Likewise, Wong cites that leadership is important when it comes to encouraging staff to participate in CSR events.
“At Maybank, our senior management are involved in setting the strategic direction of CSR,” he says.
Lee says there is also a supportive culture where managers provide employees with the flexibility to support community projects during office hours, including the time used to plan and coordinate the event.
“Every year for the past 20 years, all employees globally participate in ‘Community Day’, where they participate in community projects. Globally, over 7,800 employees have contributed over 600,000 hours to over 350 community projects.”
Her counterpart Cheong also cites that CSR is “very much” in Banyan Tree’s DNA.
“In fact, when we started developing our land in Phuket more than 20 years ago, CSR did not enter our mind specifically. It was simply how to make an abandoned mine into a viable business so that the people around our land would find employment,” he explains.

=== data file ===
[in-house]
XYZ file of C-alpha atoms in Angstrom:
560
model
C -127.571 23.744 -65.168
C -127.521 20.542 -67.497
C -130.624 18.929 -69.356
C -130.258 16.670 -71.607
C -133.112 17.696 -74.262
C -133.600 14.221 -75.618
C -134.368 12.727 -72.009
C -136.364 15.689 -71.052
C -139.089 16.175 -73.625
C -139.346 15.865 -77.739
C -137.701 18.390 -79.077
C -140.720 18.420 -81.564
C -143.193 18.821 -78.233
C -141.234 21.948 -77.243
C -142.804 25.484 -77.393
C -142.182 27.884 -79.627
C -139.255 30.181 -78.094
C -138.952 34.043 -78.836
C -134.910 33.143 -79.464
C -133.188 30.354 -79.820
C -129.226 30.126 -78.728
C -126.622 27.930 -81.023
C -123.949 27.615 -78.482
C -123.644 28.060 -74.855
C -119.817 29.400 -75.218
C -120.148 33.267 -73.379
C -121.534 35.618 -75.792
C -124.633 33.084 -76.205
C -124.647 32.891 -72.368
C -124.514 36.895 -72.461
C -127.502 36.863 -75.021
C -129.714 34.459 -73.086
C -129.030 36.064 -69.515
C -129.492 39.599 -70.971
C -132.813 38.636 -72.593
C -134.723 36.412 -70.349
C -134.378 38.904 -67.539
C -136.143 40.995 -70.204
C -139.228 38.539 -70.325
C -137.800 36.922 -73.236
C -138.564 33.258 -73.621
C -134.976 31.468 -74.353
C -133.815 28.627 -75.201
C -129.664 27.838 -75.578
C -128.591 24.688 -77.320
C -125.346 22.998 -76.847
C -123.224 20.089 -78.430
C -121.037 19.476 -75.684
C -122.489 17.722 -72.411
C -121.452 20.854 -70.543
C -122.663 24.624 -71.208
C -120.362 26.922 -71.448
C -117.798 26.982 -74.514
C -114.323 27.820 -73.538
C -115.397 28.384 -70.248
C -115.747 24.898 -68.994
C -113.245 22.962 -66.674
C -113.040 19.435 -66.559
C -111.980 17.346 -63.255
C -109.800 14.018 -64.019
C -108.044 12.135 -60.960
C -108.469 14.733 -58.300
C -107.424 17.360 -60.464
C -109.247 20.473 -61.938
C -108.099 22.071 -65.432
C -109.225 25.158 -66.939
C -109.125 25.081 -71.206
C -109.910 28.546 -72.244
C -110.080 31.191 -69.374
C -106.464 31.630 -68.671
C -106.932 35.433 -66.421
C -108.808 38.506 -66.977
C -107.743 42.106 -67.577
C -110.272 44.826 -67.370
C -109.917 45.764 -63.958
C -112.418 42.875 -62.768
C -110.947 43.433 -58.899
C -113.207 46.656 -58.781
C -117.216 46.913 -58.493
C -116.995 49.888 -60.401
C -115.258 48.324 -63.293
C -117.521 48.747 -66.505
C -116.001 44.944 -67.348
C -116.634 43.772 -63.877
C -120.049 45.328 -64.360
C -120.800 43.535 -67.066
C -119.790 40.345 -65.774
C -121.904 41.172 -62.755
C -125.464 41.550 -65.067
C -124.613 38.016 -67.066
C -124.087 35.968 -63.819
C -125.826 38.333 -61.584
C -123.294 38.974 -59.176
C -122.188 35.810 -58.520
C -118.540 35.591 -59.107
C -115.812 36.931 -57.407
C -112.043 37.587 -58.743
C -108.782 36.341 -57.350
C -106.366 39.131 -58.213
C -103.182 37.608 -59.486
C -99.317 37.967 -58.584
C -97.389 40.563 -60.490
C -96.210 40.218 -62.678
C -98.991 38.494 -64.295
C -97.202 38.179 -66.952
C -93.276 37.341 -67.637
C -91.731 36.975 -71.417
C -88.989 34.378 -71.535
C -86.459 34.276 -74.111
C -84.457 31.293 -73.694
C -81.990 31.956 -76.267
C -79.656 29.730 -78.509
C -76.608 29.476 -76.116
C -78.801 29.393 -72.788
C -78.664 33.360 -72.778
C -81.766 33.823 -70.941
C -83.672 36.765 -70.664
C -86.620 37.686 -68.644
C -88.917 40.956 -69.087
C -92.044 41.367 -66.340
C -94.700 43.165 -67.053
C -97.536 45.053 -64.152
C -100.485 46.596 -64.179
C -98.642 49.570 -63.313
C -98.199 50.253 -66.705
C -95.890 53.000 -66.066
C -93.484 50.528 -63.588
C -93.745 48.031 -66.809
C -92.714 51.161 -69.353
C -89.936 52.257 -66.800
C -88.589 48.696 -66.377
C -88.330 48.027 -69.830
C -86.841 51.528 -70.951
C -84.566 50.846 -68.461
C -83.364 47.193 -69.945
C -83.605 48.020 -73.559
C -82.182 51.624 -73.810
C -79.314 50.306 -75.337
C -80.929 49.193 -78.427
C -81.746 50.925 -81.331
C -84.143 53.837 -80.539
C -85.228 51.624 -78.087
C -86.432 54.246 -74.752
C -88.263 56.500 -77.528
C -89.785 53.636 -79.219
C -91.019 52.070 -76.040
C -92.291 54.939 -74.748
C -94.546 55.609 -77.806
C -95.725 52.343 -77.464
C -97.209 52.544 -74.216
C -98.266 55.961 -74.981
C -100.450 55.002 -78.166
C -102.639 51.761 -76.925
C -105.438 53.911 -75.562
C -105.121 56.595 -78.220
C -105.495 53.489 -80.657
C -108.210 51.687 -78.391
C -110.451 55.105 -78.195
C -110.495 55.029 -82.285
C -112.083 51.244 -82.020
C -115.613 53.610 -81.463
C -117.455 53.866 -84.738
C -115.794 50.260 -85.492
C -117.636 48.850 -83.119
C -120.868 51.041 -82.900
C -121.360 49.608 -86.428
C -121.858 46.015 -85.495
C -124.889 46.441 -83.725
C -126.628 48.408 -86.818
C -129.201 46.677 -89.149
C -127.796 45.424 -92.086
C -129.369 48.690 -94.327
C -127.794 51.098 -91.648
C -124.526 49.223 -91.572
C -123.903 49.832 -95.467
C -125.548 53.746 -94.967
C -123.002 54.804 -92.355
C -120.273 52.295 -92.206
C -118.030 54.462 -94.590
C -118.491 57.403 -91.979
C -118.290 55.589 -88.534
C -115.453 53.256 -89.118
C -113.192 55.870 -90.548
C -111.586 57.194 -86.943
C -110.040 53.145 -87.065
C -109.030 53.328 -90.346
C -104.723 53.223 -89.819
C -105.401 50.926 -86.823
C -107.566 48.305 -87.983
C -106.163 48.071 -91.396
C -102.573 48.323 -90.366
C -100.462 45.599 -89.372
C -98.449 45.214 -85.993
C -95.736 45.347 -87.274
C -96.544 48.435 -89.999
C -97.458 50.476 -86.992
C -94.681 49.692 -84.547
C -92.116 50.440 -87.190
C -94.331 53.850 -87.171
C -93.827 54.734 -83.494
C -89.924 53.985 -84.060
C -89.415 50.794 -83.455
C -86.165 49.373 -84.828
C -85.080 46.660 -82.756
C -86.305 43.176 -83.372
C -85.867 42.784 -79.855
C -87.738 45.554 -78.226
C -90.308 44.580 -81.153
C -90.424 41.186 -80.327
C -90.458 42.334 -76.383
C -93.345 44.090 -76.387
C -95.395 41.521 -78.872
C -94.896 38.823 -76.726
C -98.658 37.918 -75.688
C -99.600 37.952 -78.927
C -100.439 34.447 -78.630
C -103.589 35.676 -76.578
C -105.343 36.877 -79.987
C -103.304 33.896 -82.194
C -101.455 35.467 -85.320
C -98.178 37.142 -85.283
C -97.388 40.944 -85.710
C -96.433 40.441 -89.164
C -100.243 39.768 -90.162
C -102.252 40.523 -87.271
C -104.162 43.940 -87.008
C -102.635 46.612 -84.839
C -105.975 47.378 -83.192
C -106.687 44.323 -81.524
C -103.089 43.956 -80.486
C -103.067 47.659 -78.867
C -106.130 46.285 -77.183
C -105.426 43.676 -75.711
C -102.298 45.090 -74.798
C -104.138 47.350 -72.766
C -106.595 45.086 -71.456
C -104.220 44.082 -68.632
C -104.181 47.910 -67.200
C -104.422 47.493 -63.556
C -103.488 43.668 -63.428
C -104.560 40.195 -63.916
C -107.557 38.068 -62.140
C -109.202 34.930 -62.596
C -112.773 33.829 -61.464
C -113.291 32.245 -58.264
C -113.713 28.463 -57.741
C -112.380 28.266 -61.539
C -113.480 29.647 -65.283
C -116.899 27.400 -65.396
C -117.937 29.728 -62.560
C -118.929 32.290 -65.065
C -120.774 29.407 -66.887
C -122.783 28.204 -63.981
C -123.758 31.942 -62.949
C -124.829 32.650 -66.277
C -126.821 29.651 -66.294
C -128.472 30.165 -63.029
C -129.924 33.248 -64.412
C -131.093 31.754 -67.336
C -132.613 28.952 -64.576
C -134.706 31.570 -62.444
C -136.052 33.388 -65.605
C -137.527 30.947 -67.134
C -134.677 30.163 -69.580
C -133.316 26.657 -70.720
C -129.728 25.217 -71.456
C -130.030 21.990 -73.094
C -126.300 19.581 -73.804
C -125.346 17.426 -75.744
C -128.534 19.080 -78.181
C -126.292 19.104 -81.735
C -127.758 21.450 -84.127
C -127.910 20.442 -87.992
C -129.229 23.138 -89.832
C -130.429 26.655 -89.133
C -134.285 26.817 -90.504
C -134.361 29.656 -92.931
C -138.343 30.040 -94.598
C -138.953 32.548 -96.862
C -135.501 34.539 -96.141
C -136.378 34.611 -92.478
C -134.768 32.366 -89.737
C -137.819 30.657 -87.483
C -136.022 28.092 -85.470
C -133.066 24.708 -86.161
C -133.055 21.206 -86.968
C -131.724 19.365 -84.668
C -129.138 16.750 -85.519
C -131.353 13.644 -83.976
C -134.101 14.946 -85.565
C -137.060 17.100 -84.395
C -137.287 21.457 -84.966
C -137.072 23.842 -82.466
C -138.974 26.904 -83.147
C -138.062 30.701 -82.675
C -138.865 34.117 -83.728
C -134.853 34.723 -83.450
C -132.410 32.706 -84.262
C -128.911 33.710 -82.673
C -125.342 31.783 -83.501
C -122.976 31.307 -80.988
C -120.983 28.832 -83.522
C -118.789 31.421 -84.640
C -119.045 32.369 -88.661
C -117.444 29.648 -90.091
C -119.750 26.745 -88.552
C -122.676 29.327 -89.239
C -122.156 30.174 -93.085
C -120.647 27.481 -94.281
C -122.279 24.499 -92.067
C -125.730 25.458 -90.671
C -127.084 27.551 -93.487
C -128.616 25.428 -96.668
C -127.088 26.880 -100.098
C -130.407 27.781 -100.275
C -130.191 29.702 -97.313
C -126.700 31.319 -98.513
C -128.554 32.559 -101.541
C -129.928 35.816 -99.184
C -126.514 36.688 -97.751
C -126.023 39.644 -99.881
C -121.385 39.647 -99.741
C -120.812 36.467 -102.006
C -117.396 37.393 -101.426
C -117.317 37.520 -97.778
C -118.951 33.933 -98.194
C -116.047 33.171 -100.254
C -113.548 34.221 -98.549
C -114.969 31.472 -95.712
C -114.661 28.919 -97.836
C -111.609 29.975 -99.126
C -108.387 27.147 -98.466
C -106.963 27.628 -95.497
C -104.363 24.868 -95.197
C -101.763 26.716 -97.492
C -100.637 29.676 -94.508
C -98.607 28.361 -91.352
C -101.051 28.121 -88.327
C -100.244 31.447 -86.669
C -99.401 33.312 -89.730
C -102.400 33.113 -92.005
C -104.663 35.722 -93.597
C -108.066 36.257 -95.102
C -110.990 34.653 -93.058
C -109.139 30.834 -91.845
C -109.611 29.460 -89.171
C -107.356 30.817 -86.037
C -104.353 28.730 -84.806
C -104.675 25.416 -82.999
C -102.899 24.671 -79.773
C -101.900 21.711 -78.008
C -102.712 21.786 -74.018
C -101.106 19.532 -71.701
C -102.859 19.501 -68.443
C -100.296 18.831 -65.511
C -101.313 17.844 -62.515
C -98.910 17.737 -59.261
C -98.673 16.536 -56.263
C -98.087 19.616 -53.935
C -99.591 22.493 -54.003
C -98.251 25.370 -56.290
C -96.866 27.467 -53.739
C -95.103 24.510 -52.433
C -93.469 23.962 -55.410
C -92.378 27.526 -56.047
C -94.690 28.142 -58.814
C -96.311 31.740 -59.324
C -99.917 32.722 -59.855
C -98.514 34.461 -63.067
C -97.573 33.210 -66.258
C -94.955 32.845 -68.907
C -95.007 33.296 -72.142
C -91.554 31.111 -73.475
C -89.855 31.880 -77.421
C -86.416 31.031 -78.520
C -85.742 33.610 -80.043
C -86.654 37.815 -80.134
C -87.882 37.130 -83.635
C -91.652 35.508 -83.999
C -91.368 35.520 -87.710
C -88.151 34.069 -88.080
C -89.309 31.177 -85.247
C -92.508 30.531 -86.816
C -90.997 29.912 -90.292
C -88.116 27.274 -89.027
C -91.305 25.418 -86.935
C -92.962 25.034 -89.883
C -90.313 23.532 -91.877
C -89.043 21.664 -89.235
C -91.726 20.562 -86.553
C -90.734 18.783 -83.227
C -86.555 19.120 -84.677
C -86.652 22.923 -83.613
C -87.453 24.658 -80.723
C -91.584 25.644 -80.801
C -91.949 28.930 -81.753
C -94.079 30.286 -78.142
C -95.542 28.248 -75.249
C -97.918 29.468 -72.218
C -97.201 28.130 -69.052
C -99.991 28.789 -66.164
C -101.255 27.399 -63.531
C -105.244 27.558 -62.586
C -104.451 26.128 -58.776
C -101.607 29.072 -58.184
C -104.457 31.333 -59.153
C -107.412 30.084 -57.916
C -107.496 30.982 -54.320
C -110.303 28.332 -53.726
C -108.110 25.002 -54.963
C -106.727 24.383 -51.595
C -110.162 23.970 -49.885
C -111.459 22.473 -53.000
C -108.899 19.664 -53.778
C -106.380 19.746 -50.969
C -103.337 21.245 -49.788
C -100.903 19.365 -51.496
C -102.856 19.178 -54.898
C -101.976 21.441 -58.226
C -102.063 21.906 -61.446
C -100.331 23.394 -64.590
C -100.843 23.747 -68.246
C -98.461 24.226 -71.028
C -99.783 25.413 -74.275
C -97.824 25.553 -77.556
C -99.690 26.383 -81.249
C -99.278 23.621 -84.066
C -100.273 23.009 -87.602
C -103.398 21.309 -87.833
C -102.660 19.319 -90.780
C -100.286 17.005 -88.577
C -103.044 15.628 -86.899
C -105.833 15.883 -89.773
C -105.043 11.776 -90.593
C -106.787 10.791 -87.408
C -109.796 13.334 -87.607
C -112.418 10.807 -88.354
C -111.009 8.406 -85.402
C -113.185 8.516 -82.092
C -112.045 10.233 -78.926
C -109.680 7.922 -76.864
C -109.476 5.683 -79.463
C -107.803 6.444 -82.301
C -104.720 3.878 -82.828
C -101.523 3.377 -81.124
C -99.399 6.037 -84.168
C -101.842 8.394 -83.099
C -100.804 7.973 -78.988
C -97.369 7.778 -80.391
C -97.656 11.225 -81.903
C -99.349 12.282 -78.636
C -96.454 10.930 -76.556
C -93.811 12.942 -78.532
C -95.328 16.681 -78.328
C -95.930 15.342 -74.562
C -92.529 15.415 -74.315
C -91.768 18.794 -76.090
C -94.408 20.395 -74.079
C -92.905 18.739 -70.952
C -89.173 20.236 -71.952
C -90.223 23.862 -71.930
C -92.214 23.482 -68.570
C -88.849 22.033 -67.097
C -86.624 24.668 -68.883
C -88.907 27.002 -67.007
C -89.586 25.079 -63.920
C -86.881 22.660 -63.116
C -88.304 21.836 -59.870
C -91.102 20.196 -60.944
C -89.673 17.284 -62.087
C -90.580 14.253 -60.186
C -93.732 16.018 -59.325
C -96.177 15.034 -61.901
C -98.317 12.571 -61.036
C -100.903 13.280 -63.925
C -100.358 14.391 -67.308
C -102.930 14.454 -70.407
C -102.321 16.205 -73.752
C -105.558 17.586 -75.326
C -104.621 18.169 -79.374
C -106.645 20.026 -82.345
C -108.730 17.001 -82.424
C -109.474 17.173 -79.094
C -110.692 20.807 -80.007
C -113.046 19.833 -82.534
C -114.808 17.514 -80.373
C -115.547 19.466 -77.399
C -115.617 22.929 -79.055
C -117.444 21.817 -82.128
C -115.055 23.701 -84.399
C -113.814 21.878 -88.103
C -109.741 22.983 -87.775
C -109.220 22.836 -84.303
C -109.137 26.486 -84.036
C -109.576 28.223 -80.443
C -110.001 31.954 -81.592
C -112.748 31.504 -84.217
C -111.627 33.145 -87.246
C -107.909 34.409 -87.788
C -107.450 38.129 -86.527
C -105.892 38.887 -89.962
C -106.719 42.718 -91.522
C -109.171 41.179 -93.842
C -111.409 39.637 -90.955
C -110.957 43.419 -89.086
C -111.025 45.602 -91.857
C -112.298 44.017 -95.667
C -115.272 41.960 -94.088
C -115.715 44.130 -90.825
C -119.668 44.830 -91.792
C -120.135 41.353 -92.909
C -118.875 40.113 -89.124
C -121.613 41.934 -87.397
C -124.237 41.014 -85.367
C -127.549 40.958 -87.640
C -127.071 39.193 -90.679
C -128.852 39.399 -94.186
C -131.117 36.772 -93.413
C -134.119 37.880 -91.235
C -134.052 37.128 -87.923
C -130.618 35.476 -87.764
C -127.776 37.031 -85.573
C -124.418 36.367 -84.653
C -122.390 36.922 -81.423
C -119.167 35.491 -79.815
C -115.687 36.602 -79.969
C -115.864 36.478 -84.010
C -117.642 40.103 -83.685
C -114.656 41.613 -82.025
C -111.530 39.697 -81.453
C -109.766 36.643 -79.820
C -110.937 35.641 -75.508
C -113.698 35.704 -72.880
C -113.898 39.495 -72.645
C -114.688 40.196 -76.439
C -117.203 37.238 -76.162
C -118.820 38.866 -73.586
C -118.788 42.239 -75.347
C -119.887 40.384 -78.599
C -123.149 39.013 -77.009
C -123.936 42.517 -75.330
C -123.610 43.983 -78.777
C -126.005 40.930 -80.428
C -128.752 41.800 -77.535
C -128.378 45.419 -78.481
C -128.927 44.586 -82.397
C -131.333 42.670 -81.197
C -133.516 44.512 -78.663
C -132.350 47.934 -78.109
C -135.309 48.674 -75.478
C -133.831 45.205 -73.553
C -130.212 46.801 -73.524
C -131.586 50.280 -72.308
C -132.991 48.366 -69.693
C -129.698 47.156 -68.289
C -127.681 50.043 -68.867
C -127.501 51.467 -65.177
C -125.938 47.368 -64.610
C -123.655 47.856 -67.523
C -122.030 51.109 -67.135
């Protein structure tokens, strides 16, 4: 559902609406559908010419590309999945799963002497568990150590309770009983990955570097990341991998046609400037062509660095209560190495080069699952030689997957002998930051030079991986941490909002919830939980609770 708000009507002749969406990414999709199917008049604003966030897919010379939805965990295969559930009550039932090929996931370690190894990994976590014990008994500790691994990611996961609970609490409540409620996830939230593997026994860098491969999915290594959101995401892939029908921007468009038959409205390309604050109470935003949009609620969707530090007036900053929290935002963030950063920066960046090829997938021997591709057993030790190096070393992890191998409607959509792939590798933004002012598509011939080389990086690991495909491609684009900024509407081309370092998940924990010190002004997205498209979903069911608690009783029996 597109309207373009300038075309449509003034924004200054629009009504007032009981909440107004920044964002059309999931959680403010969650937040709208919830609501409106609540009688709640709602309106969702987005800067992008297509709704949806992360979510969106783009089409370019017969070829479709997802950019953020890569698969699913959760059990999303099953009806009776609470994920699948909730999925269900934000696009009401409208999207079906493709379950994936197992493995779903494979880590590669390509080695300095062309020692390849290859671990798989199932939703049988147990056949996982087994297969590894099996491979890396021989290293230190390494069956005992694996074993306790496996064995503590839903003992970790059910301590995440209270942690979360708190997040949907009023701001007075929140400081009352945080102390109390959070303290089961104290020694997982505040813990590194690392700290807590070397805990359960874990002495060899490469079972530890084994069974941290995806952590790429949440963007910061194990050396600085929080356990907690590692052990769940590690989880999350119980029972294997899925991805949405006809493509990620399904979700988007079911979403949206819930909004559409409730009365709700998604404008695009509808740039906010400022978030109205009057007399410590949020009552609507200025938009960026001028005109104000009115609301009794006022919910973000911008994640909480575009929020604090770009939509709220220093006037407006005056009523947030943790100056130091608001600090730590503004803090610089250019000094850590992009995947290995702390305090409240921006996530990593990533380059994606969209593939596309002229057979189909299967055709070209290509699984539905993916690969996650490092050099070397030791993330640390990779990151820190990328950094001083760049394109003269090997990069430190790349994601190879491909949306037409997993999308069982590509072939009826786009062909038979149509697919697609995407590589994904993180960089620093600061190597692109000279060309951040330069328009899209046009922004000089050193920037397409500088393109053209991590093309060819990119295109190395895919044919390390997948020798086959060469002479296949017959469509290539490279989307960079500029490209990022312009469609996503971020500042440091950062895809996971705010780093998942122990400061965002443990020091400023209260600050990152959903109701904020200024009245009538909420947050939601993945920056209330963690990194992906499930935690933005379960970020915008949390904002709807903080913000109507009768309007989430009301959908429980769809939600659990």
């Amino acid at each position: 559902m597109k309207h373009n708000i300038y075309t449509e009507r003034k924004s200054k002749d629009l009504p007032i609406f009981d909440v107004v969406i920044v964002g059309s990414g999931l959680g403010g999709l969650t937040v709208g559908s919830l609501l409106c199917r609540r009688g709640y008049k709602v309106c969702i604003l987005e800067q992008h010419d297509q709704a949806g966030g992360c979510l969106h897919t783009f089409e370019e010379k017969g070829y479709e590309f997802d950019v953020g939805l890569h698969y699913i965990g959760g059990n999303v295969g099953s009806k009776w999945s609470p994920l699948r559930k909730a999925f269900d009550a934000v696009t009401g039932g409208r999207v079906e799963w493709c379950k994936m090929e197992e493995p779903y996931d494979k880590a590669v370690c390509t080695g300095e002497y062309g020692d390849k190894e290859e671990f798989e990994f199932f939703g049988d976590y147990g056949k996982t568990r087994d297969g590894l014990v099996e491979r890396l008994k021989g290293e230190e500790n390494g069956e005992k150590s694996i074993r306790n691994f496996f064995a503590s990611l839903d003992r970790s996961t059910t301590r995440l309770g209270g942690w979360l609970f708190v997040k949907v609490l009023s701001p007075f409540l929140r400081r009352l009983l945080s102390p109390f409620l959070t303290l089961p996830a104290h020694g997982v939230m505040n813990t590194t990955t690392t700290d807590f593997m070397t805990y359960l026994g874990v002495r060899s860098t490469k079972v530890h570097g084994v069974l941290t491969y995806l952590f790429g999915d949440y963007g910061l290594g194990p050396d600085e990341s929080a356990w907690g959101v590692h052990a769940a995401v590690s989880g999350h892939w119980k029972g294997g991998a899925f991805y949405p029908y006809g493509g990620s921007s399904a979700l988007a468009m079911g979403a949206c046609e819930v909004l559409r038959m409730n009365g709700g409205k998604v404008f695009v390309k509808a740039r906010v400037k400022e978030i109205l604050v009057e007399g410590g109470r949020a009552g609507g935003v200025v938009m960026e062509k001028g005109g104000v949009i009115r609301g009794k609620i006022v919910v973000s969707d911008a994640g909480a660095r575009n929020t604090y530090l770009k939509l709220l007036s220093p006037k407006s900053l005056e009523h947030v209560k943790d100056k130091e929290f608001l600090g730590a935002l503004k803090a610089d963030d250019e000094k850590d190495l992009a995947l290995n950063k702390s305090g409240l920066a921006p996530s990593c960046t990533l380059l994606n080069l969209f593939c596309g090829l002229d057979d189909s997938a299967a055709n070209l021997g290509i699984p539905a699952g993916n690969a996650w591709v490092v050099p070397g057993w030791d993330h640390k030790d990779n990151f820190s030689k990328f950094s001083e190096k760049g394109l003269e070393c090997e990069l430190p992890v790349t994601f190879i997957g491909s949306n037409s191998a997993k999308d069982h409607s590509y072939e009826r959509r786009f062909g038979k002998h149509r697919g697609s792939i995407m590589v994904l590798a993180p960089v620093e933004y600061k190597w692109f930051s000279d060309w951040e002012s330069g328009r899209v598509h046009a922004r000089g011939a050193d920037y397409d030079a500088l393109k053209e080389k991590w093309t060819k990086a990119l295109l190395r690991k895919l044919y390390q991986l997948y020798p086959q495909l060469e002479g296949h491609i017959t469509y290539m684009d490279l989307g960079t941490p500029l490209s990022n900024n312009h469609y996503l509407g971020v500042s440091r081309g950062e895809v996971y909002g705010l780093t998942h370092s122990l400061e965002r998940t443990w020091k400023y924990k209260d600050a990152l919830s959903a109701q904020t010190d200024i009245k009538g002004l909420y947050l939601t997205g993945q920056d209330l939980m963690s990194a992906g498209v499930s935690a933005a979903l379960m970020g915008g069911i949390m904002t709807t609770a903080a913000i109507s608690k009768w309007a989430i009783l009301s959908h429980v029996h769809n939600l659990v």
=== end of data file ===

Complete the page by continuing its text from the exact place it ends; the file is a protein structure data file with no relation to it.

“Since then, whenever we venture into different parts of the world to operate hotels and properties, the DNA of Banyan Tree is to be a responsible steward to the land and to the people who invited us to this venture. So that’s the starting point.”
See also cites says it is critical that community outreach is a key employee engagement pillar and that the function is led by senior executives with representation from team members.
“HR can help to ensure that a framework and infrastructure support are provided to team members, such as the Employee Resource Groups at Dell. These are a great way to build networks, engage with team members and gain a sense of fulfillment,” she says.